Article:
But in assessing the disagreements among philosophers over for example the coherence and plausibility of theism, philosophers today often rely on different methodologies phenomenology, empiricism, conceptual or linguistic analysis, structural theory, post-structuralism, psychoanalysis, and so on.

But what if a person accepts a given religion as reasonable and yet acknowledges that equally reasonable, mature, responsible inquirers adopt a different religion incompatible with her own and they all share a similar philosophical methodology? This situation is not an abstract thought experiment. One option would be to adopt an epistemological pluralism, according to which persons can be equally well justified in affirming incompatible beliefs.

This option would seem to provide some grounds for epistemic humility Audi ; Ward , , At the end of this section, two observations are also worth noting about epistemic disagreements. First, our beliefs and our confidence in the truth of our beliefs may not be under our voluntary control. Perhaps you form a belief of the truth of Buddhism based on what you take to be compelling evidence. Even if you are convinced that equally intelligent persons do not reach a similar conclusion, that alone may not empower you to deny what seems to you to be compelling.

Second, if the disagreement between experts gives you reason to abandon a position, then the very principle you are relying on one should abandon a belief that X if experts disagree about X would be undermined, for experts disagree about what one should do when experts disagree.

For overviews and explorations of relevant philosophical work in a pluralistic setting, see New Models of Religious Understanding edited by Fiona Ellis and Renewing Philosophy of Religion edited by Paul Draper and J. The relationship between religion and science has been an important topic in twentieth century philosophy of religion and it seems highly important today. This section begins by considering the National Academy of Sciences and Institute of Medicine now the National Academy of Medicine statement on the relationship between science and religion:.

1. Preliminaries: The Face Value Theory

Science and religion are based on different aspects of human experience. In science, explanations must be based on evidence drawn from examining the natural world. Scientifically based observations or experiments that conflict with an explanation eventually must lead to modification or even abandonment of that explanation. Religious faith, in contrast, does not depend only on empirical evidence, is not necessarily modified in the face of conflicting evidence, and typically involves supernatural forces or entities.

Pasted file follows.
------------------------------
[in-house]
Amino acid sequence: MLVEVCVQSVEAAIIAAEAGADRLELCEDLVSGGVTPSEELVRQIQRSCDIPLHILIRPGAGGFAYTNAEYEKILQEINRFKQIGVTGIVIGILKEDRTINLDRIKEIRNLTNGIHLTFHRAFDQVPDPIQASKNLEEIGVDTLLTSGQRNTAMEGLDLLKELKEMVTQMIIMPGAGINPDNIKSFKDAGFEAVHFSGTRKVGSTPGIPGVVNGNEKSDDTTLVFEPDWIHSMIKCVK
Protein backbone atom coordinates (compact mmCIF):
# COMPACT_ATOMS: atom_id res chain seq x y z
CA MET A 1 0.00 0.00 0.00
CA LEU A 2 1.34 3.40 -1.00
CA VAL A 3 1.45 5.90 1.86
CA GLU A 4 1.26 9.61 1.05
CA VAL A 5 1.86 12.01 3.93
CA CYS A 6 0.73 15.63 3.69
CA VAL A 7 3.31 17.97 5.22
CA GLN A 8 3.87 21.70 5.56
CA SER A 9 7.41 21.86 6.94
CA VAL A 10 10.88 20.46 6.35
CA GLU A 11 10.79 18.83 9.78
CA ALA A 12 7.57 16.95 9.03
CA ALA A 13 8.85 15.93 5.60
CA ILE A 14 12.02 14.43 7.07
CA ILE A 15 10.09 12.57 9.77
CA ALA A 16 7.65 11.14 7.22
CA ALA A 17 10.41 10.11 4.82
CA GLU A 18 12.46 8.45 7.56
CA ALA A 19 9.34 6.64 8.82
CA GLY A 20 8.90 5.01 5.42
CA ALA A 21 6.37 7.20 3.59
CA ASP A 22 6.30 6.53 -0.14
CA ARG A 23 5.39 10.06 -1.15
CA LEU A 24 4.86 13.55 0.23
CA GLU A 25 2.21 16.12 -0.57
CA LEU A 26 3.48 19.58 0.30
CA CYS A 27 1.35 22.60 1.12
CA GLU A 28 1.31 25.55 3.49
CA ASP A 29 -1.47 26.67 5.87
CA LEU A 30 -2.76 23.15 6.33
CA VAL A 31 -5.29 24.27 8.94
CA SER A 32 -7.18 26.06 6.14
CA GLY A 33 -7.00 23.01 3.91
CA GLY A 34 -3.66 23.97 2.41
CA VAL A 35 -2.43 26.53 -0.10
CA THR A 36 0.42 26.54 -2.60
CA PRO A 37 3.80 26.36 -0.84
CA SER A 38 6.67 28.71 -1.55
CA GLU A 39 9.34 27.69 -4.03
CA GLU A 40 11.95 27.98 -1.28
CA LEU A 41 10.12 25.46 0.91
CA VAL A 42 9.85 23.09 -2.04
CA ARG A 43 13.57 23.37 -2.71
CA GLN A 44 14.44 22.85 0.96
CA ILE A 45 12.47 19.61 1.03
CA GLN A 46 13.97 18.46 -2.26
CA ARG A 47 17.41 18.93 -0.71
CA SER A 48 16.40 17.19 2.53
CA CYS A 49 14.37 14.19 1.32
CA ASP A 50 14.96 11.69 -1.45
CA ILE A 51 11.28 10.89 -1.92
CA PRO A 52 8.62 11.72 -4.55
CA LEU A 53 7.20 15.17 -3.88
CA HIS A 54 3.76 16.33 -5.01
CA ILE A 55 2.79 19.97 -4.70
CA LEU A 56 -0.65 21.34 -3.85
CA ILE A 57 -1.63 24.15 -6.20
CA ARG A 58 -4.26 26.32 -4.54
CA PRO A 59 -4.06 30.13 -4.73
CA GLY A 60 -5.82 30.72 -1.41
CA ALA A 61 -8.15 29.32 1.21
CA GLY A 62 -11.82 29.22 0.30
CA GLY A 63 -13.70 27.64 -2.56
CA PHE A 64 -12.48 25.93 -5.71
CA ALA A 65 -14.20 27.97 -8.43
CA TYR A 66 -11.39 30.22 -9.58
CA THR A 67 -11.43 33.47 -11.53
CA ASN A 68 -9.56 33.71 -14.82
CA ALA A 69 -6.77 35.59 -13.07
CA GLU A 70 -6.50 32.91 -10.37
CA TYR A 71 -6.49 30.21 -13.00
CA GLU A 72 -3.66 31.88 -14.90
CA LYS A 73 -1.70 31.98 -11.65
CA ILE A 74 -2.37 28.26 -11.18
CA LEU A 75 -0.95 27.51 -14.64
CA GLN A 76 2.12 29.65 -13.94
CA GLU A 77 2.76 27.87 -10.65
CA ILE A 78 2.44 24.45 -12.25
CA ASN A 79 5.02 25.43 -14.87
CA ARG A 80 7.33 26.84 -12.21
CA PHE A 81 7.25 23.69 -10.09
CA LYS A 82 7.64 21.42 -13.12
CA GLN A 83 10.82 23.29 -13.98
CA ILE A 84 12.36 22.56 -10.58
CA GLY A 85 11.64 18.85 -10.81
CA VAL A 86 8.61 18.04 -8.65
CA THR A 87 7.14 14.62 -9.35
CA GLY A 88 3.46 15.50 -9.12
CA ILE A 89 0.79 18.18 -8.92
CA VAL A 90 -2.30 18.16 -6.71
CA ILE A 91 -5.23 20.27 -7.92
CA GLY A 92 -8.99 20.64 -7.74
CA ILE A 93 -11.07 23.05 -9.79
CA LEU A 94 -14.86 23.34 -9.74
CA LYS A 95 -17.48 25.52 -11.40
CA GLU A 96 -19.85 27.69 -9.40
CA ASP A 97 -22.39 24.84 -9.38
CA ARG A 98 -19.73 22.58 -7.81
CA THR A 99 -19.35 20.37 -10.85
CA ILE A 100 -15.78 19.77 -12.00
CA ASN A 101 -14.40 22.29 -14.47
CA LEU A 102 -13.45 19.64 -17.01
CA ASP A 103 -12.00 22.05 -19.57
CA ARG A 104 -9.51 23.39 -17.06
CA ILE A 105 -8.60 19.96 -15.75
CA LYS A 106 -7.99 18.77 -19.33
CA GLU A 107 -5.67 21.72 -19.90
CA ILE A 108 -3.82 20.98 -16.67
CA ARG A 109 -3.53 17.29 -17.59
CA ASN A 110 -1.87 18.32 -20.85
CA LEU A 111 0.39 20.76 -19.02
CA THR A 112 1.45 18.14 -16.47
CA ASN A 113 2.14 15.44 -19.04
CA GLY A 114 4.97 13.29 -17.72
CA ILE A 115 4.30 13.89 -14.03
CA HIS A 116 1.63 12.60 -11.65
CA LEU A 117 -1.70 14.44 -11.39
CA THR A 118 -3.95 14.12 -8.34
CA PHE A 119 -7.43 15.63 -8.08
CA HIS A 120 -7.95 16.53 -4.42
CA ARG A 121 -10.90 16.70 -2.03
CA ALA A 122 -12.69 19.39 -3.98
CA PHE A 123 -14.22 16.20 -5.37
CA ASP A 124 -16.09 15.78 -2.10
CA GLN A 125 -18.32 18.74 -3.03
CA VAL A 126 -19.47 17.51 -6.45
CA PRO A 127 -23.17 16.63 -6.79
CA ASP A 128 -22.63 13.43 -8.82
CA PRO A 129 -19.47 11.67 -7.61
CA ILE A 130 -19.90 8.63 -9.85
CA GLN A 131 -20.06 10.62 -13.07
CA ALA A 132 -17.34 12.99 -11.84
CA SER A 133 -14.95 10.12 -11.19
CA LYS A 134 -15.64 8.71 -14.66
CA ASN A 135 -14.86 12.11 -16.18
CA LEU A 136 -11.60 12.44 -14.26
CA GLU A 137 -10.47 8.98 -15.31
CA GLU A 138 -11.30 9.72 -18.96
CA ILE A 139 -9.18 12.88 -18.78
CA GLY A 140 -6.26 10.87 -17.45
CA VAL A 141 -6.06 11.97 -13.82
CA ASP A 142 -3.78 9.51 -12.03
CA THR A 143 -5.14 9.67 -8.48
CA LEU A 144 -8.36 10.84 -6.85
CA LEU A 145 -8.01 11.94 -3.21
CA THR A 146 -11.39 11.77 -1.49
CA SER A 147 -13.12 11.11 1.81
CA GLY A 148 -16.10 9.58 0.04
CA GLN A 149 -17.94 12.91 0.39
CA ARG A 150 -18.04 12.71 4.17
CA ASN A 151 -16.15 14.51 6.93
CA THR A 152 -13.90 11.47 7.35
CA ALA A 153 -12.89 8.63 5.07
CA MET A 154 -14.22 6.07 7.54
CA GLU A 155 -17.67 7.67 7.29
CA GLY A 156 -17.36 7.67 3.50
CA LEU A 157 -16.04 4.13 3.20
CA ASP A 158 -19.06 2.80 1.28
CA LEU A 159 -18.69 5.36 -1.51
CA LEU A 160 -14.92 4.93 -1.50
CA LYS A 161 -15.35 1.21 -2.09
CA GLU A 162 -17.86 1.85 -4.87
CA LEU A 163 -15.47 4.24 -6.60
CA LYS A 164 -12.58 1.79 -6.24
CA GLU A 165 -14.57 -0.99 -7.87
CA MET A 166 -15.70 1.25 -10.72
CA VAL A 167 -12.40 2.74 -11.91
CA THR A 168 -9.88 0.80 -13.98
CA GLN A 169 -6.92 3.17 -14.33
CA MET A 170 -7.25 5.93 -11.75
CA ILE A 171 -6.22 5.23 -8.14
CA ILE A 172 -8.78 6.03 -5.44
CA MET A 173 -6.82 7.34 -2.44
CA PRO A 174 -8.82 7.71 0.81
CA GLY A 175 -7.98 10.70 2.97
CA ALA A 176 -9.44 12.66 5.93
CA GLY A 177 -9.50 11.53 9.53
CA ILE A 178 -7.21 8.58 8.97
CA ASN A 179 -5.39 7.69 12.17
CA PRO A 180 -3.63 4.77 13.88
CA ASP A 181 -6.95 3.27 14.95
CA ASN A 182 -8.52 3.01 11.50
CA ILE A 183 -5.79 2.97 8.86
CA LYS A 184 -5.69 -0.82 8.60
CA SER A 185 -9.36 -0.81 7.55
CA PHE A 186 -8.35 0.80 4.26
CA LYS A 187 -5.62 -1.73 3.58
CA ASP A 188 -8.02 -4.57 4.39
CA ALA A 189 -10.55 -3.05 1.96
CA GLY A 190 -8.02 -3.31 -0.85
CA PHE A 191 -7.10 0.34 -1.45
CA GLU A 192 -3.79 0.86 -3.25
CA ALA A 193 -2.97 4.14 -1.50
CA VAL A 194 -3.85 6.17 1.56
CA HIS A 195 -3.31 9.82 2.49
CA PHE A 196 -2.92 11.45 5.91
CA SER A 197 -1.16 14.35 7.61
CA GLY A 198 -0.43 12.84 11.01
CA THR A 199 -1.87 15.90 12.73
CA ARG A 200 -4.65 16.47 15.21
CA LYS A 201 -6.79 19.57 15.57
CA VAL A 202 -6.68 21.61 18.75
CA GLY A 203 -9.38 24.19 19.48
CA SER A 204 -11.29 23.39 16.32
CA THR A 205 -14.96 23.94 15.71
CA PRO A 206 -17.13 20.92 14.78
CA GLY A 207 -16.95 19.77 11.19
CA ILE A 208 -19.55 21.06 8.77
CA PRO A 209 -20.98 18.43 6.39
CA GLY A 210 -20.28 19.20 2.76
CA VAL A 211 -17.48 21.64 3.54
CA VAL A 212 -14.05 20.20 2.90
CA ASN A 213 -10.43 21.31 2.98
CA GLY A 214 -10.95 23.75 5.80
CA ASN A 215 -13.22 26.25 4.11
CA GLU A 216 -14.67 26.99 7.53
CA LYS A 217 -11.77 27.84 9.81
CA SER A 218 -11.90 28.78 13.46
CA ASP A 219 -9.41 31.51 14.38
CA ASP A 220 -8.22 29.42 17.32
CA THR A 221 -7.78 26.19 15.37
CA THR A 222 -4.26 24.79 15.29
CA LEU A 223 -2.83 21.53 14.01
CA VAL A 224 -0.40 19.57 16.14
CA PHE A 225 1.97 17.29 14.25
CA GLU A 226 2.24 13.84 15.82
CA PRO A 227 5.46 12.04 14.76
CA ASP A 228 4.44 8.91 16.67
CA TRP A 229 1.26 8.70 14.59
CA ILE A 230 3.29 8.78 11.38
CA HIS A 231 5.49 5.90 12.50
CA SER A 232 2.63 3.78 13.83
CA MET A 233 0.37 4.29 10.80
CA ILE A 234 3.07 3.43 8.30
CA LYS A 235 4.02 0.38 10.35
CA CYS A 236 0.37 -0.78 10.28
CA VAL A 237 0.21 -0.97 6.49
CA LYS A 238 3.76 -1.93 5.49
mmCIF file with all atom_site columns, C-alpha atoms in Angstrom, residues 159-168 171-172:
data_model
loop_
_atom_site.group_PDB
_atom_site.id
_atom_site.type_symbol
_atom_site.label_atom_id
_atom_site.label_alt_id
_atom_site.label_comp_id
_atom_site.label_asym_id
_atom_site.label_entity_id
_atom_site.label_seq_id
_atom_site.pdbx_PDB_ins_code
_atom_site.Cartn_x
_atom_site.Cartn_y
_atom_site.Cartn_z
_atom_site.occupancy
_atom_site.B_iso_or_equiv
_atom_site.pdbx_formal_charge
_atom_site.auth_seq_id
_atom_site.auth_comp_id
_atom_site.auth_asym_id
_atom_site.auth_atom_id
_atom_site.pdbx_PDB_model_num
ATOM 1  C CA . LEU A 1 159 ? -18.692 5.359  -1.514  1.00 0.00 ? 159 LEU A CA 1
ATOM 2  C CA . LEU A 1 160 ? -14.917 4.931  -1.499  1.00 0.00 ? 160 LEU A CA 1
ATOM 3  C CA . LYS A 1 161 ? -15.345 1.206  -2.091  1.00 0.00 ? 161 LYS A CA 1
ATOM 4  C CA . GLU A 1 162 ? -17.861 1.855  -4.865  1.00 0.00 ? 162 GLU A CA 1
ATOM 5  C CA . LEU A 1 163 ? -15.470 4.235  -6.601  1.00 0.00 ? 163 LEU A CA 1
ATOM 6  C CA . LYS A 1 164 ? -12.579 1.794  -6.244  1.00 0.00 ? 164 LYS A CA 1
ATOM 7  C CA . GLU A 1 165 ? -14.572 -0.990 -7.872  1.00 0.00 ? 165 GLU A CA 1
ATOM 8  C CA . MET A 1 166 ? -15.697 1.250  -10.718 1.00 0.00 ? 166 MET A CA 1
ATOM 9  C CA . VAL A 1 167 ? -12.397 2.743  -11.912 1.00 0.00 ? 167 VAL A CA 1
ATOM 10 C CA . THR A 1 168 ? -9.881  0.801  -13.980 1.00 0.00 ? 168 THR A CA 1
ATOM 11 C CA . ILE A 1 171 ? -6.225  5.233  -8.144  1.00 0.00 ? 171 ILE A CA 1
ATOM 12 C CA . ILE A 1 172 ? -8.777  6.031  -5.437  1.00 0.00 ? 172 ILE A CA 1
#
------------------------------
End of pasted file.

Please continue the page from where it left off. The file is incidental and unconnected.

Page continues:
Because they are not a part of nature, supernatural entities cannot be investigated by science. In this sense, science and religion are separate and address aspects of human understanding in different ways. Attempts to pit science and religion against each other create controversy where none needs to exist. NASIM This view of science and religion seems promising on many fronts. Neither God nor Allah nor Brahman the divine as conceived of in Judaism, Christianity, Islam, and Hinduism is a physical or material object or process.

It seems, then, that the divine or the sacred and many other elements in world religions meditation, prayer, sin and forgiveness, deliverance from craving can only be indirectly investigated scientifically. So, a neurologist can produce detailed studies of the brains of monks and nuns when they pray and meditate, and there can be comparative studies of the health of those who practice a religion and those who do not, but it is very hard to conceive of how to scientifically measure God or Allah or Brahman or the Dao, heaven, and so on. Despite the initial plausibility of the Academies stance, however, it may be problematic.

Kant's Philosophy of Religion (Stanford Encyclopedia of Philosophy/Fall Edition)

The later are a panoply of what is commonly thought of as preposterous superstition. The similarity of the terms supernatural and superstitious may not be an accident. Moving beyond this minor point about terminology, religious beliefs have traditionally and today been thought of as subject to evidence.

Evidence for religious beliefs have included appeal to the contingency of the cosmos and principles of explanation, the ostensibly purposive nature of the cosmos, the emergence of consciousness, and so on.

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Evidence against religious belief have included appeal to the evident, quantity of evil in the cosmos, the success of the natural sciences, and so on. One reason, however, for supporting the Academies notion that religion and science do not overlap is the fact that in modern science there has been a bracketing of reference to minds and the mental. That is, the sciences have been concerned with a mind-independent physical world, whereas in religion this is chiefly a domain concerned with mind feelings, emotions, thoughts, ideas, and so on , created minds and in the case of some religions the mind of God.

The science of Kepler, Copernicus, Galileo, and Newton was carried out with an explicit study of the world without appeal to anything involving what today would be referred to as the psychological, the mind or the mental.